Resiliency is an attribute that can't be measured through box scores and sabermetrics.
The San Francisco Giants are rich with it and that is why they seem destined to claim their second World Series title in three years.
In fact, don't count out the Giants should they fall behind in the upcoming Fall Classic against the Detroit Tigers. For them, the series will just be getting started.
Much like a St. Louis Cardinals team that won it all in 2011, San Francisco just doesn't give up. That came full circle when the Giants ousted those same Cardinals in the National League Championship Series despite trailing 3-1 in the series.
By winning the final three games of the set, the Giants extended their string of victories in elimination games to six in a row after also rebounding from a 2-0 series hole to the Cincinnati Reds in the National League Division Series. The six wins with their backs against the wall matched a record set by the 1985 Kansas City Royals.
"I'm still numb," San Francisco manager Bruce Bochy said after his club's 9-0 home win in Game 7. "How many times we faced that, and it was -- this team -- these guys deserve all the credit. They were determined not to go home. They had that never say die attitude."
That attitude stems from an offense that is much deeper than the lineup that won it all in 2010 thanks to the additions of Marco Scutaro and Hunter Pence during the season. New faces like Angel Pagan and Brandon Belt have also helped, as have returning stars like Buster Posey and Pablo Sandoval.
The Giants certainly put the pressure on the Cardinals' pitching in the NLCS. They took plenty of extra bases while hitting .261 in the set, logging 10 doubles, three triples and five homers while driving in 31 runs.
Every postseason, a player comes out of nowhere to shine and that was certainly Scutaro against the Cards. In winning MVP honors for the series, the 36-year-old hit .500 thanks to an LCS-record 14 hits. It matched a mark held by some other clutch players, including Albert Pujols, Hideki Matsui and Kevin Youkilis.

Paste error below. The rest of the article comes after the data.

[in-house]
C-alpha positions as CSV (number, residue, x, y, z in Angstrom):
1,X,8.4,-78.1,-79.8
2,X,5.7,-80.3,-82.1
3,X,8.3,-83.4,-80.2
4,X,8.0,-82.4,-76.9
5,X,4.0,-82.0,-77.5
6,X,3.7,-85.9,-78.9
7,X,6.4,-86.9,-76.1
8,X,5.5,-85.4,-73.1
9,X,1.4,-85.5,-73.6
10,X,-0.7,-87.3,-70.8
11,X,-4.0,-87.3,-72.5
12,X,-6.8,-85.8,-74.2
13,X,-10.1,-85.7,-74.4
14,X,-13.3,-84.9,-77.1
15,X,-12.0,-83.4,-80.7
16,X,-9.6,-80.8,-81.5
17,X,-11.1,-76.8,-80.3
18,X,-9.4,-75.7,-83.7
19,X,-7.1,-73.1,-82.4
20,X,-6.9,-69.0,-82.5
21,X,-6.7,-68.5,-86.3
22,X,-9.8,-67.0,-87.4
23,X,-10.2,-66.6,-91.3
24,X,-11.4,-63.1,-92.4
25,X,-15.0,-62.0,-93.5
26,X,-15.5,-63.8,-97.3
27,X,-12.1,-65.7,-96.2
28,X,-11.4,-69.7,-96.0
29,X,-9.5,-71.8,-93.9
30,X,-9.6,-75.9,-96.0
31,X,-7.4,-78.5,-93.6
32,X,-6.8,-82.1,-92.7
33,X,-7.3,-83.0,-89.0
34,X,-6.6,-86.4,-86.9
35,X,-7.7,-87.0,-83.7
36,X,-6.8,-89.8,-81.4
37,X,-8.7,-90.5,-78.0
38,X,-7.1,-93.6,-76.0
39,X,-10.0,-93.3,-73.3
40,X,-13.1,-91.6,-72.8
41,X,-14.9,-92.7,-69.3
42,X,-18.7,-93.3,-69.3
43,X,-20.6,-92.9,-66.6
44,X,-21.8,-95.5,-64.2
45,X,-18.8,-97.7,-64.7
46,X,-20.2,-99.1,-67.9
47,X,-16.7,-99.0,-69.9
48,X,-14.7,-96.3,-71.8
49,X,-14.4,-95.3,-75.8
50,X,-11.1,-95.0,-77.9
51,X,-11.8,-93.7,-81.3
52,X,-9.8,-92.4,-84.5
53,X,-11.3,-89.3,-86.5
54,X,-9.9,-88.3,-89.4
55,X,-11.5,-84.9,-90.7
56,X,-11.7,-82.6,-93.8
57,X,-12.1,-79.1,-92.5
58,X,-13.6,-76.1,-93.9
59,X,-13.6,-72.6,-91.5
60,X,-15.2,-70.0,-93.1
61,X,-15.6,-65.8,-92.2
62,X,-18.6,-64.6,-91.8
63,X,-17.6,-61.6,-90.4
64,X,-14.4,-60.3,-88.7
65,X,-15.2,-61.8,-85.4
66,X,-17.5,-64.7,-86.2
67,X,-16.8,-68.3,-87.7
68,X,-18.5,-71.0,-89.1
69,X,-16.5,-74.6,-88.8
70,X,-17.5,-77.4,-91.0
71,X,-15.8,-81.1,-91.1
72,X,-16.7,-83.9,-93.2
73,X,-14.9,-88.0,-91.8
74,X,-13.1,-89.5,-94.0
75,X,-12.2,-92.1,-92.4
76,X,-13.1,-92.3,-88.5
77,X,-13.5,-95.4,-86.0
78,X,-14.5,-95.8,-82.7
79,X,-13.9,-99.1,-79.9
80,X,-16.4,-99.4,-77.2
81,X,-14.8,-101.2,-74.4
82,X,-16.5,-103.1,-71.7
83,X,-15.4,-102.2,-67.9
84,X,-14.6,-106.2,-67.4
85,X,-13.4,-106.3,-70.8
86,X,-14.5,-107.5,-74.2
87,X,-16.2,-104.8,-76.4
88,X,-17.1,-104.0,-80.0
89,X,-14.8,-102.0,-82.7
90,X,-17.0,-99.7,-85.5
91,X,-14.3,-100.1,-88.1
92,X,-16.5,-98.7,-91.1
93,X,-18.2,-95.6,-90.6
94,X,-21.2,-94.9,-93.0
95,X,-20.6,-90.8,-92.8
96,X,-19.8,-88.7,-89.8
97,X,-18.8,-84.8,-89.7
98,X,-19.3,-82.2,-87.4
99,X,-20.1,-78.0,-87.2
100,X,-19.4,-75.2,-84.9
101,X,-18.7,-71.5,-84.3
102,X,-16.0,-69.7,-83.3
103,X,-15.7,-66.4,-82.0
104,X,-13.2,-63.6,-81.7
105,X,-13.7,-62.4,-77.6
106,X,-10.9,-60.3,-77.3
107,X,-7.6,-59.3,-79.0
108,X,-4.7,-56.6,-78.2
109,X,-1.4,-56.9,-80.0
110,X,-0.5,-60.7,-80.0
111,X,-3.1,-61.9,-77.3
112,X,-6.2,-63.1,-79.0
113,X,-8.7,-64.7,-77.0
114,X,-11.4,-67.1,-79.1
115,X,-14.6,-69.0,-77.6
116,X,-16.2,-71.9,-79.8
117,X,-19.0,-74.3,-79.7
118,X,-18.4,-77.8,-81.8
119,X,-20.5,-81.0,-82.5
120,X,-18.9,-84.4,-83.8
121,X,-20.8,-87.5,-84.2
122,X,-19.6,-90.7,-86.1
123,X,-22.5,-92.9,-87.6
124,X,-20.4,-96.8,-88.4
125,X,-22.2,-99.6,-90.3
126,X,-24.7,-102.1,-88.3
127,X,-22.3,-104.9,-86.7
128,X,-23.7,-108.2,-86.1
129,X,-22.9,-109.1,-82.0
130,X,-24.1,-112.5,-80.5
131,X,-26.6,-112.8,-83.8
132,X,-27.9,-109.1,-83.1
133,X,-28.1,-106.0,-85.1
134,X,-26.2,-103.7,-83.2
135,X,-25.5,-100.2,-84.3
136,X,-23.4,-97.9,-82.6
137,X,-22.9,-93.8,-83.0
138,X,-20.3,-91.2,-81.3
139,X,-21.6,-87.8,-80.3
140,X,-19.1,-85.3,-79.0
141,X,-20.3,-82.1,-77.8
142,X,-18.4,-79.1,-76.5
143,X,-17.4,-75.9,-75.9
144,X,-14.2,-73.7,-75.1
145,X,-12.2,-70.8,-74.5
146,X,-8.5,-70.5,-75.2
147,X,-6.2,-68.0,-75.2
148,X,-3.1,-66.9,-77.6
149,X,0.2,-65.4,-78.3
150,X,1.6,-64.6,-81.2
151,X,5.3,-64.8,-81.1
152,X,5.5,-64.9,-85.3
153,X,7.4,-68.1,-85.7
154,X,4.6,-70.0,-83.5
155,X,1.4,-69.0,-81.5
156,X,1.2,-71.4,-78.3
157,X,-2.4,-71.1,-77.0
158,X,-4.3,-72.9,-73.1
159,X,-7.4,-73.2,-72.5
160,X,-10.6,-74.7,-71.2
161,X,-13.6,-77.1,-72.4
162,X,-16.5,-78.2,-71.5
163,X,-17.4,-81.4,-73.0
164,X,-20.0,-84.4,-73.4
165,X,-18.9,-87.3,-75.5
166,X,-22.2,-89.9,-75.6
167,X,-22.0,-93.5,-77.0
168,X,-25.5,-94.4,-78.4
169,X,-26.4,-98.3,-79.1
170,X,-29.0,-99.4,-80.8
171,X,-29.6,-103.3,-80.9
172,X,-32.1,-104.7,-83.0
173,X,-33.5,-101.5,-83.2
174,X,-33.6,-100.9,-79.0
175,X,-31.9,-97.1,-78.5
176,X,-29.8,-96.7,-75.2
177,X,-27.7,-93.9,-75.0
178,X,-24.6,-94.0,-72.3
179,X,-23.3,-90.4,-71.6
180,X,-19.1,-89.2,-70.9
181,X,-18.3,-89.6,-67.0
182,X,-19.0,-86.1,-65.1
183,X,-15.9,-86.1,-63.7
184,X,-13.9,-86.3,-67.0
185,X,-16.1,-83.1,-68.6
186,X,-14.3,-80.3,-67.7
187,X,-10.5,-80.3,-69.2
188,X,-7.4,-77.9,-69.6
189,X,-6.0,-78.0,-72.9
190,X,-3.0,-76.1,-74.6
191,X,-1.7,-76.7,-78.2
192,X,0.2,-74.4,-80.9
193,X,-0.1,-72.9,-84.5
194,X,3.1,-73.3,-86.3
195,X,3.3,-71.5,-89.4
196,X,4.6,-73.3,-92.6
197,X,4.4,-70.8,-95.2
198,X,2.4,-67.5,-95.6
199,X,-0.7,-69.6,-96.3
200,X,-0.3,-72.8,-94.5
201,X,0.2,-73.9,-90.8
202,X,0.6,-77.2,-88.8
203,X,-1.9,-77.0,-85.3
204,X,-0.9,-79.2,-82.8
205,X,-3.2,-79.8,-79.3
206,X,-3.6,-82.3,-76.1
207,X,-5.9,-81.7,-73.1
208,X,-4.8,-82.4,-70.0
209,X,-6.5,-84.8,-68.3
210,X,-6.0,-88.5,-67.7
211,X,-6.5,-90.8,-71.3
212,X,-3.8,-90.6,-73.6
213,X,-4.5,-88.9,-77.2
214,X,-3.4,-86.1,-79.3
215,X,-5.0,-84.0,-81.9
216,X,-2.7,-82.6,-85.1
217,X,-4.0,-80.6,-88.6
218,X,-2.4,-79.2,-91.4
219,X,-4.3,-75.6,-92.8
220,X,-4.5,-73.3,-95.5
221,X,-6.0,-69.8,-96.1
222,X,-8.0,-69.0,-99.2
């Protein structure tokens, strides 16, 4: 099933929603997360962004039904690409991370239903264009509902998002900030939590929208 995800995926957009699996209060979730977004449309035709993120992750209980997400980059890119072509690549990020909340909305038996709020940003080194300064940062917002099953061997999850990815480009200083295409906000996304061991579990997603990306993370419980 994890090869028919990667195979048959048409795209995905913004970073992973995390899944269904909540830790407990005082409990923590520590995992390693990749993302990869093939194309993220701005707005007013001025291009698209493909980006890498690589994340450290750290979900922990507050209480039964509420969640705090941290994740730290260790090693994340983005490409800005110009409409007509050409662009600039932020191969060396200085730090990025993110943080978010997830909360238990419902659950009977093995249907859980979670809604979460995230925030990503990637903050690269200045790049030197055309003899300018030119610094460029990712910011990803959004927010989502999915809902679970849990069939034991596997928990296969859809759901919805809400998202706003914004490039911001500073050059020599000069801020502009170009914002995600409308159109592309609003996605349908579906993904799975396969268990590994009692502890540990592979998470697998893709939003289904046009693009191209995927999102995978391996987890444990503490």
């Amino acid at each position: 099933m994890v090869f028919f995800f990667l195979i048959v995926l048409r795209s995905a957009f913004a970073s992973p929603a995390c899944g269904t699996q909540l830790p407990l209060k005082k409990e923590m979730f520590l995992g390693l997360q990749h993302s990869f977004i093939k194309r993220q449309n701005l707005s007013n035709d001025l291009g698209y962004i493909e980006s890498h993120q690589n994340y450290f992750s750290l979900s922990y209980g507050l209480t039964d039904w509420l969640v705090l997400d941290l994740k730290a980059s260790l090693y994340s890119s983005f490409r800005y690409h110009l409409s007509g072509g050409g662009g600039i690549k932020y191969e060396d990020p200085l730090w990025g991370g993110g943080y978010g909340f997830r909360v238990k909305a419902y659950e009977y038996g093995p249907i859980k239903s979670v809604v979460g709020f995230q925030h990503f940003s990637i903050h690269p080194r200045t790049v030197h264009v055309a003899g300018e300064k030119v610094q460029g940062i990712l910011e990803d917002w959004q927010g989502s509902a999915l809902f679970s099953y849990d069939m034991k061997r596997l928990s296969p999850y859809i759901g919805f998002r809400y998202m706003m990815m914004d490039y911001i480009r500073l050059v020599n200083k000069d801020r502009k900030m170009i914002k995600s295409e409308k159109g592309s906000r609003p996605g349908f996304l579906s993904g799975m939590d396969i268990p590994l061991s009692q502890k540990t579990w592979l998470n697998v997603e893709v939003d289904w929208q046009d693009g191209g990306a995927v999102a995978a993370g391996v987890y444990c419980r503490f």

Acquired from the Colorado Rockies on July 27, Scutaro also set an LCS record with six multi-hit games and drove in four runs while scoring another six. His motivation stemmed from a late and hard take-out slide by St. Louis' Matt Holliday in Game 2.
"I knew he was a good player. But to see him day in, day out, you really appreciate the talent that this guy has," Bochy said of Scutaro. "I don't know if it was possible for him to raise his game, that's how well he's played, his level. But he did, after that slide. And he was just determined to get to the World Series. He led us there."
The Giants will have home-field advantage for the World Series, meaning the Tigers will be without the designated hitter for as many as four games. That gives San Francisco an edge after its starters made themselves tough outs when faced with elimination.
Matt Cain drove in a second-inning run in Game 7, following RBI efforts by Barry Zito and Ryan Vogelsong in the previous two contests. According to the Elias Sports Bureau, they became the first trio of pitching teammates to drive in a run in three straight postseason elimination games in major league history.
"I think to win a championship it takes more than 25 guys," noted Scutaro. "It takes from the front office all the way to the bat boy, and you have to have that chemistry going."
But what about what those guys can do on the mound?
Yes, it will be a while before the Giants can use Cain, who won Game 7 and allowed just three runs over 12 1/3 innings in two NLCS starts. And Bochy will have to give the ball to Tim Lincecum at some point in this series despite his horrid regular season and more struggles in Game 4 of the NLCS (4 runs, 6 hits, 3 walks in 4 2/3 innings) in his only postseason start so far.
But Lincecum has shown some flashes of his former Cy Young-winning form this year and may only have to do it once in this series to help secure another championship.
Throw in excellent postseason performances so far from Vogelsong (2-0, 1.42 ERA, 18 strikeouts in 19 innings) and Zito (1-0, 1.74 ERA) and the staff is more than capable of competing with Detroit's Justin Verlander-led rotation.
And the Tigers' arms won't have a cakewalk themselves with Pagan and Scutaro setting the table for the likes of Posey, Sandoval, Hunter and Belt.
Mix in a solid bullpen of Sergio Romo, Santiago Casilla, Jeremy Affeldt and Javier Lopez -- a quartet who all feature earned run averages under 1.60 this postseason -- to a confident roster and you have all the makings of another World Series-winning team in San Francisco.